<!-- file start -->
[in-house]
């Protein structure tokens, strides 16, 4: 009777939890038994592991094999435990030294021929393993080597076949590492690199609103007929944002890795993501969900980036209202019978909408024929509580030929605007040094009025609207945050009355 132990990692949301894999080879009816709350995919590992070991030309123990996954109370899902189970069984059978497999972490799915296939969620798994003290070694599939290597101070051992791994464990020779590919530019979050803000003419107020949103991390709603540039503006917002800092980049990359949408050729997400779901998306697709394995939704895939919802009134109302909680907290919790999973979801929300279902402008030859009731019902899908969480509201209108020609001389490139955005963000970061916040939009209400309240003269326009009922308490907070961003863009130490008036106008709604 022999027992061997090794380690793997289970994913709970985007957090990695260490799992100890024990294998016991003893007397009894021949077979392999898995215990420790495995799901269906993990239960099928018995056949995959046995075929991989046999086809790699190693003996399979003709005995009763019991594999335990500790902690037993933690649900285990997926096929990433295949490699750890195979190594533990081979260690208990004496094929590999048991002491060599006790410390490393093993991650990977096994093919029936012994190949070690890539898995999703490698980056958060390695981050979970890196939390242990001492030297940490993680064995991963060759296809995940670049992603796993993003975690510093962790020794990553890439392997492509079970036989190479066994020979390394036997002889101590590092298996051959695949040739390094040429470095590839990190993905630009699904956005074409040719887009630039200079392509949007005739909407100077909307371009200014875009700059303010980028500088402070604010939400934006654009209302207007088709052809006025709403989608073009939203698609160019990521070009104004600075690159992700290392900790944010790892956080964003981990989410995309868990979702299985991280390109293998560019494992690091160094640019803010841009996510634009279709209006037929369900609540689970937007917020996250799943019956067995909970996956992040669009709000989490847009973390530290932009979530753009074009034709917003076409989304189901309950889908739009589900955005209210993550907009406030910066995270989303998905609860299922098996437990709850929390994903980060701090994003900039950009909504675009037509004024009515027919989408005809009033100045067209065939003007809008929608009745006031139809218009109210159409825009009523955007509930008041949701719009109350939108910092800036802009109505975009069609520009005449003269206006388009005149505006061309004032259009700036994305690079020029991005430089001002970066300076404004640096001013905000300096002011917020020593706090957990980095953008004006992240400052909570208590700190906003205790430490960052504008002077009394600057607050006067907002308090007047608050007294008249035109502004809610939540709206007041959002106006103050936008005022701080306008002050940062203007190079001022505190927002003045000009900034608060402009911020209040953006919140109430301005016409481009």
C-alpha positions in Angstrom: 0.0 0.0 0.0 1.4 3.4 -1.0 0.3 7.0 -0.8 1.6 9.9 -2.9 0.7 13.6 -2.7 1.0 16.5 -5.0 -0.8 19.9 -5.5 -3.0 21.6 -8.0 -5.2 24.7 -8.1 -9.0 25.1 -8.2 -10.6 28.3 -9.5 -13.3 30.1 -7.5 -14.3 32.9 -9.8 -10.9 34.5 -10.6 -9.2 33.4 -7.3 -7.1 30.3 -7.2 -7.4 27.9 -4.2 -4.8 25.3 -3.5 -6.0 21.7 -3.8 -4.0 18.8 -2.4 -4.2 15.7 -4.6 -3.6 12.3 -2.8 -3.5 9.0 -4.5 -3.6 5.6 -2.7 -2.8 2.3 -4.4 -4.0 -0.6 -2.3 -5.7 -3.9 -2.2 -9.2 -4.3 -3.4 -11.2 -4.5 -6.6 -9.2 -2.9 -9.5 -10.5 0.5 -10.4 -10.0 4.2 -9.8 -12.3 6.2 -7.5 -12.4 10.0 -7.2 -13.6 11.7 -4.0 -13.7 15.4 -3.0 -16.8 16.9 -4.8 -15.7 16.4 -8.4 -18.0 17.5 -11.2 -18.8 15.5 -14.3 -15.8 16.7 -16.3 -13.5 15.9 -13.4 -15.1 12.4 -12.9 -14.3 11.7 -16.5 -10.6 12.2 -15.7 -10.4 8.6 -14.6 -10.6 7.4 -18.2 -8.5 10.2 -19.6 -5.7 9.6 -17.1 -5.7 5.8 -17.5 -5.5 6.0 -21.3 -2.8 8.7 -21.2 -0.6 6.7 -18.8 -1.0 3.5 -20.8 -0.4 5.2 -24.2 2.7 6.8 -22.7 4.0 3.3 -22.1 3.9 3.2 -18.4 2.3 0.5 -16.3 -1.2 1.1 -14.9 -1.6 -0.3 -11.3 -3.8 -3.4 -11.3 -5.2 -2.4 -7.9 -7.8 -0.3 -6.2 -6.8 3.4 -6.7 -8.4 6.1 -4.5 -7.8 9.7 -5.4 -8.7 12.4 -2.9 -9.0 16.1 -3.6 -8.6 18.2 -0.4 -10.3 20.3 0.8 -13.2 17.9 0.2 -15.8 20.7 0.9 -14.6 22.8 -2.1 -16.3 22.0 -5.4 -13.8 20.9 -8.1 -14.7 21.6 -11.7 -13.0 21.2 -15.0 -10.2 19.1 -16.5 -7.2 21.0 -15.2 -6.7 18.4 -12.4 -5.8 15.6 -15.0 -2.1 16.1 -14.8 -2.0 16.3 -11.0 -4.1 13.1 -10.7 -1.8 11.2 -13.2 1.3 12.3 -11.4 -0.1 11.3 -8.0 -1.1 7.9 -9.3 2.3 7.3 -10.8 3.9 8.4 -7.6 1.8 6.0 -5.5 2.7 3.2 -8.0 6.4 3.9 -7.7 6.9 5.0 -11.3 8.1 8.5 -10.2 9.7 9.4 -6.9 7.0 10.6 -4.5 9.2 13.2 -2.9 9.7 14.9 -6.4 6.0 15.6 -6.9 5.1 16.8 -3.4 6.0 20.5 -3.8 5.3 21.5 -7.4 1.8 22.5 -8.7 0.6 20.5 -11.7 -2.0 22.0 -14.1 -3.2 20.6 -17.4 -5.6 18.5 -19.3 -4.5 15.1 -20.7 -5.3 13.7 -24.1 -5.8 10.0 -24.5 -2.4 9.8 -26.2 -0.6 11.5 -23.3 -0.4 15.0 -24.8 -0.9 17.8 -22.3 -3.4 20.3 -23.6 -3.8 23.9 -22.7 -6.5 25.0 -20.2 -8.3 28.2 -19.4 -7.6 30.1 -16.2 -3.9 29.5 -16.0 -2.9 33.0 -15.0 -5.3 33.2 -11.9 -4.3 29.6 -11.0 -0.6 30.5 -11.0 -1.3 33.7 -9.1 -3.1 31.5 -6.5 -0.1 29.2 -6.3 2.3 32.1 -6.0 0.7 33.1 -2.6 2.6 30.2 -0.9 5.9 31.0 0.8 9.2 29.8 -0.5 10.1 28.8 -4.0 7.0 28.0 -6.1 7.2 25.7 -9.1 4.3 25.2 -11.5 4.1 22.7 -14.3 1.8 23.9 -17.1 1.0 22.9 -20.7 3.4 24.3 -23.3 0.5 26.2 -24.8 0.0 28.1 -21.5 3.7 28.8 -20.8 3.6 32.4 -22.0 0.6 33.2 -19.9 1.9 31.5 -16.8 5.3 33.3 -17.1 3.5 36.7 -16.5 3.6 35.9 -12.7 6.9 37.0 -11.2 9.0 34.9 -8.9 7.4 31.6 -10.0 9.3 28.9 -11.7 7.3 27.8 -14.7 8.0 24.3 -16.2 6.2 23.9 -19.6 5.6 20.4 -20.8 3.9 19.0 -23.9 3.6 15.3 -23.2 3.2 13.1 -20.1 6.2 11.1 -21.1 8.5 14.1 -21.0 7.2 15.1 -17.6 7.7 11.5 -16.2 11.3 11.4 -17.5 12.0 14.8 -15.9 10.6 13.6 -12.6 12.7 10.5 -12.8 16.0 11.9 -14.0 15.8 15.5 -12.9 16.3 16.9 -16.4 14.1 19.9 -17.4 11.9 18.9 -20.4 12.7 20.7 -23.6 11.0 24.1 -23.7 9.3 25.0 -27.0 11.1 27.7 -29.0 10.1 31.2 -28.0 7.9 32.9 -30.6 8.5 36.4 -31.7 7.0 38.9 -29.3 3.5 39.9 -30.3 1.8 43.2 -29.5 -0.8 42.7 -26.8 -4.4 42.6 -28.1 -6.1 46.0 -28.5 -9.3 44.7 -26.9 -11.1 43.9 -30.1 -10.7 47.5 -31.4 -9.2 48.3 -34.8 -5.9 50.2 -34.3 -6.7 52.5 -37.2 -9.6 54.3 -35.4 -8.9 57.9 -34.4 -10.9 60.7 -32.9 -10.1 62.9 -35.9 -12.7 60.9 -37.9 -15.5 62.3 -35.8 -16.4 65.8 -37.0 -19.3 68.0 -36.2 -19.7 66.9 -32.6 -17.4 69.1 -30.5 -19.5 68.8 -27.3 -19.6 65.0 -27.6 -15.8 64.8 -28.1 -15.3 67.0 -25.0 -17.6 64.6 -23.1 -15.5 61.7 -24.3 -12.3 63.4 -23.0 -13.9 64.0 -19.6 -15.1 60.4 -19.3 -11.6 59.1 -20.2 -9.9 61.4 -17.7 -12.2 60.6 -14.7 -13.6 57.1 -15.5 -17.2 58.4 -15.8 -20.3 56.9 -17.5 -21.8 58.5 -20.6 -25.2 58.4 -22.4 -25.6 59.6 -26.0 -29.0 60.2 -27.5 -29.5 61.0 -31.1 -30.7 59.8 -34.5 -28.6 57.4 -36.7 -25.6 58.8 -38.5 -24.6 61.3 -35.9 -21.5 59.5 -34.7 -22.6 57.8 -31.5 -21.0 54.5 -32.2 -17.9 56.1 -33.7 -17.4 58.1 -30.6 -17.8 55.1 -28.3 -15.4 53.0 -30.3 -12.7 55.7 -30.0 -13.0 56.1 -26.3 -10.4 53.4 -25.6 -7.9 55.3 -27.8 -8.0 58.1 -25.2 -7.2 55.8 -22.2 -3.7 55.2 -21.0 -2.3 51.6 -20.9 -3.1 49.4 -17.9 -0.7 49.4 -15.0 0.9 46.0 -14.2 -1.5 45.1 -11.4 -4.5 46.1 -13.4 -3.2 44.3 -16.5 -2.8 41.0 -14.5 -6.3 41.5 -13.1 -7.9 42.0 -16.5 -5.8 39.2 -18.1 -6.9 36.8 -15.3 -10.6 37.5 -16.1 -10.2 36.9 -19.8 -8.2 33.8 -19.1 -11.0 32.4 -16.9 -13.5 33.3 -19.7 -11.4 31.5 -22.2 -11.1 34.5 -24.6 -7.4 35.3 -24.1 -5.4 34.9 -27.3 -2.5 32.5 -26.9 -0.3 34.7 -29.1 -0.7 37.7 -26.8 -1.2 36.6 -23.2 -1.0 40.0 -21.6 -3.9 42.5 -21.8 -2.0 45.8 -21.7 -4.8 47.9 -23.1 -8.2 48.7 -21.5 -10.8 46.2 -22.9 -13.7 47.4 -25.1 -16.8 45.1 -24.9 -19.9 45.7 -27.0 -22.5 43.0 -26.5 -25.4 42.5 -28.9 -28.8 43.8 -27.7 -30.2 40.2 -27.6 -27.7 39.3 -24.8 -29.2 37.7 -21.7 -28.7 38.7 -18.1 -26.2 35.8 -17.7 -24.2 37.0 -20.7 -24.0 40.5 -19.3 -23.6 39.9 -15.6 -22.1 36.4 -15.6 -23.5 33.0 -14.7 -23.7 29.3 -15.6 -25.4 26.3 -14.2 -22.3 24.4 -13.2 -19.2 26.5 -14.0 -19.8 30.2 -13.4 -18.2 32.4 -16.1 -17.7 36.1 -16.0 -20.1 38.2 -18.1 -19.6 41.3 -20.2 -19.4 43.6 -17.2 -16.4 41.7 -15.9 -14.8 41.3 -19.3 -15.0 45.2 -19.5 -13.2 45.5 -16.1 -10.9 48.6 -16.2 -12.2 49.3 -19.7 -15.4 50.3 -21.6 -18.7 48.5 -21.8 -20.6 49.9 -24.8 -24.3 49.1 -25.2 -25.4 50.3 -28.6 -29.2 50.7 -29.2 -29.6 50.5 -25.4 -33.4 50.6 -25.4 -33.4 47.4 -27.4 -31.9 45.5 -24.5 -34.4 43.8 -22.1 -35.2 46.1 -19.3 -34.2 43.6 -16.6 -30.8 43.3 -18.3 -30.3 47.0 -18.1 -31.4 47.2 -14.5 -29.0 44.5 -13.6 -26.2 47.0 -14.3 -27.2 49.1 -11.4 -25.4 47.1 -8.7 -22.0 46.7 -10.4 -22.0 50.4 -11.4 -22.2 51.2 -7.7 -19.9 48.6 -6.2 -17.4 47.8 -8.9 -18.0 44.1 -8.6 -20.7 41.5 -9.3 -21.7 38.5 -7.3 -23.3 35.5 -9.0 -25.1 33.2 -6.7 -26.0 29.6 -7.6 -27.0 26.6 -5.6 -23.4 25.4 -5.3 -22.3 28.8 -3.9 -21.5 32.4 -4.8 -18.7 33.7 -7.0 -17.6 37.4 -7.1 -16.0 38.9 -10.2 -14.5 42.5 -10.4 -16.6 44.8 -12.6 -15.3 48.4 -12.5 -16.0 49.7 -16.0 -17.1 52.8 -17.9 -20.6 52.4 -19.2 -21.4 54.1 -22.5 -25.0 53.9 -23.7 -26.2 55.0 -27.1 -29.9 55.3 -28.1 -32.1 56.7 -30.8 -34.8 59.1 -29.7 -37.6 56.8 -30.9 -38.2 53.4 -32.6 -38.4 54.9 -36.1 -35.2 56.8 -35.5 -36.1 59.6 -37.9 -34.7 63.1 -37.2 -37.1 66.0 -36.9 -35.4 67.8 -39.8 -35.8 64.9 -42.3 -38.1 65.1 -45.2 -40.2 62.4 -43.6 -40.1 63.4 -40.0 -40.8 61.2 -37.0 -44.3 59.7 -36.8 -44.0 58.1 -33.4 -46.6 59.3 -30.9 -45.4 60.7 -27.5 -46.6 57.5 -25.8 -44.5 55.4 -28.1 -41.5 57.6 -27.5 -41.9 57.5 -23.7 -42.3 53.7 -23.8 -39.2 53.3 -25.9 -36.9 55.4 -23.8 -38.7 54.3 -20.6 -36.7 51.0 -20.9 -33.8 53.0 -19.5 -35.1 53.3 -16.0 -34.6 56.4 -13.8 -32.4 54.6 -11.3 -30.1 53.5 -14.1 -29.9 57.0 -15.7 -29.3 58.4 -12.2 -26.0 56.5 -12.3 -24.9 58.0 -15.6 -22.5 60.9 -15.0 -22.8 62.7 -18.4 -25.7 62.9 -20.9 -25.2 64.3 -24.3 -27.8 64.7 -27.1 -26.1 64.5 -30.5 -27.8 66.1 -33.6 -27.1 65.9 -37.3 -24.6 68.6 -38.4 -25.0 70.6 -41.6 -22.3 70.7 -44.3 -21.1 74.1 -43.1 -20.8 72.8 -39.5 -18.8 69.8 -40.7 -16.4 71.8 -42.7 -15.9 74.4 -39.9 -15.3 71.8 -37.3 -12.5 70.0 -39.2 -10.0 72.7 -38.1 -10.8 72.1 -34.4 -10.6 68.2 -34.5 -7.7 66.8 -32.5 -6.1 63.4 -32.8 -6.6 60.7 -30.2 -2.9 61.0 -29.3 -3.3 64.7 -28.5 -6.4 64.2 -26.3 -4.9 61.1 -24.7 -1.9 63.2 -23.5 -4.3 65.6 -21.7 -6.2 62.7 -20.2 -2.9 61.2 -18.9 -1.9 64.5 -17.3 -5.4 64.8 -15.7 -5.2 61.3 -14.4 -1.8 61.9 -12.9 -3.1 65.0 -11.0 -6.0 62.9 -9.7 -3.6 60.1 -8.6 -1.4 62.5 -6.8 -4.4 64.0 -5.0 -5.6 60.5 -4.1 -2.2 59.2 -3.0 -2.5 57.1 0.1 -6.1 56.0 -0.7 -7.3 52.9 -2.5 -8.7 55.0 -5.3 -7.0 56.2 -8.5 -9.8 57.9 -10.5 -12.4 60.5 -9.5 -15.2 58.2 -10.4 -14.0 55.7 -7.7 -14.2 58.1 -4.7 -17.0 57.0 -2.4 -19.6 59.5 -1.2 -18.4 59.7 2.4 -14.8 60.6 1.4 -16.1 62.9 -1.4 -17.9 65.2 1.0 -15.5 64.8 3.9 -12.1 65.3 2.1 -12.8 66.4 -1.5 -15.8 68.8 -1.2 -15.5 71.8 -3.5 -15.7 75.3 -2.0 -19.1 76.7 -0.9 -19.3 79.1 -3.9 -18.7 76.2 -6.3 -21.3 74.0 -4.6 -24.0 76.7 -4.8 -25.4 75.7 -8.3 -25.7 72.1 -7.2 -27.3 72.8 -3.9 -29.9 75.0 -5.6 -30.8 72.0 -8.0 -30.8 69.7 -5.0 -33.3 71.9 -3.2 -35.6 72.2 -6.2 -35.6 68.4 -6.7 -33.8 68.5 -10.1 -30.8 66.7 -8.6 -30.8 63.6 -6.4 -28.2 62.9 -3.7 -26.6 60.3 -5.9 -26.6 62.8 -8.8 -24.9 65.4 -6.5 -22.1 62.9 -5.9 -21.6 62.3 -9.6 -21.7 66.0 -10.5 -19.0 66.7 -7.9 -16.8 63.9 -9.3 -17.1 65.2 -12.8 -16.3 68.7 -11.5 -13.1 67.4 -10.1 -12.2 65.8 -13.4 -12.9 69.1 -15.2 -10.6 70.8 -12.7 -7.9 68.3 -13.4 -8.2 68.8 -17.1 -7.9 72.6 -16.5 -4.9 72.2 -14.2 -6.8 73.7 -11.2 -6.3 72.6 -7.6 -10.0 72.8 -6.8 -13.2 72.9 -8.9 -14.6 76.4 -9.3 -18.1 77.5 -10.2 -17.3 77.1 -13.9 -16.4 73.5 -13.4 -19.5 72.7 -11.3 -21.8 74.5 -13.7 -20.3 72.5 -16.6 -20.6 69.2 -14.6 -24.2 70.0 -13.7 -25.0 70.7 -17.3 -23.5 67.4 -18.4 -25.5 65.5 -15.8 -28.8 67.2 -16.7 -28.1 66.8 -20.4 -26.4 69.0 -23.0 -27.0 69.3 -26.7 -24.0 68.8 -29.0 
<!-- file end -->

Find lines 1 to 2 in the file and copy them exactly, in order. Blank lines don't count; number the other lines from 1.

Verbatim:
[in-house]
């Protein structure tokens, strides 16, 4: 009777939890038994592991094999435990030294021929393993080597076949590492690199609103007929944002890795993501969900980036209202019978909408024929509580030929605007040094009025609207945050009355 132990990692949301894999080879009816709350995919590992070991030309123990996954109370899902189970069984059978497999972490799915296939969620798994003290070694599939290597101070051992791994464990020779590919530019979050803000003419107020949103991390709603540039503006917002800092980049990359949408050729997400779901998306697709394995939704895939919802009134109302909680907290919790999973979801929300279902402008030859009731019902899908969480509201209108020609001389490139955005963000970061916040939009209400309240003269326009009922308490907070961003863009130490008036106008709604 022999027992061997090794380690793997289970994913709970985007957090990695260490799992100890024990294998016991003893007397009894021949077979392999898995215990420790495995799901269906993990239960099928018995056949995959046995075929991989046999086809790699190693003996399979003709005995009763019991594999335990500790902690037993933690649900285990997926096929990433295949490699750890195979190594533990081979260690208990004496094929590999048991002491060599006790410390490393093993991650990977096994093919029936012994190949070690890539898995999703490698980056958060390695981050979970890196939390242990001492030297940490993680064995991963060759296809995940670049992603796993993003975690510093962790020794990553890439392997492509079970036989190479066994020979390394036997002889101590590092298996051959695949040739390094040429470095590839990190993905630009699904956005074409040719887009630039200079392509949007005739909407100077909307371009200014875009700059303010980028500088402070604010939400934006654009209302207007088709052809006025709403989608073009939203698609160019990521070009104004600075690159992700290392900790944010790892956080964003981990989410995309868990979702299985991280390109293998560019494992690091160094640019803010841009996510634009279709209006037929369900609540689970937007917020996250799943019956067995909970996956992040669009709000989490847009973390530290932009979530753009074009034709917003076409989304189901309950889908739009589900955005209210993550907009406030910066995270989303998905609860299922098996437990709850929390994903980060701090994003900039950009909504675009037509004024009515027919989408005809009033100045067209065939003007809008929608009745006031139809218009109210159409825009009523955007509930008041949701719009109350939108910092800036802009109505975009069609520009005449003269206006388009005149505006061309004032259009700036994305690079020029991005430089001002970066300076404004640096001013905000300096002011917020020593706090957990980095953008004006992240400052909570208590700190906003205790430490960052504008002077009394600057607050006067907002308090007047608050007294008249035109502004809610939540709206007041959002106006103050936008005022701080306008002050940062203007190079001022505190927002003045000009900034608060402009911020209040953006919140109430301005016409481009």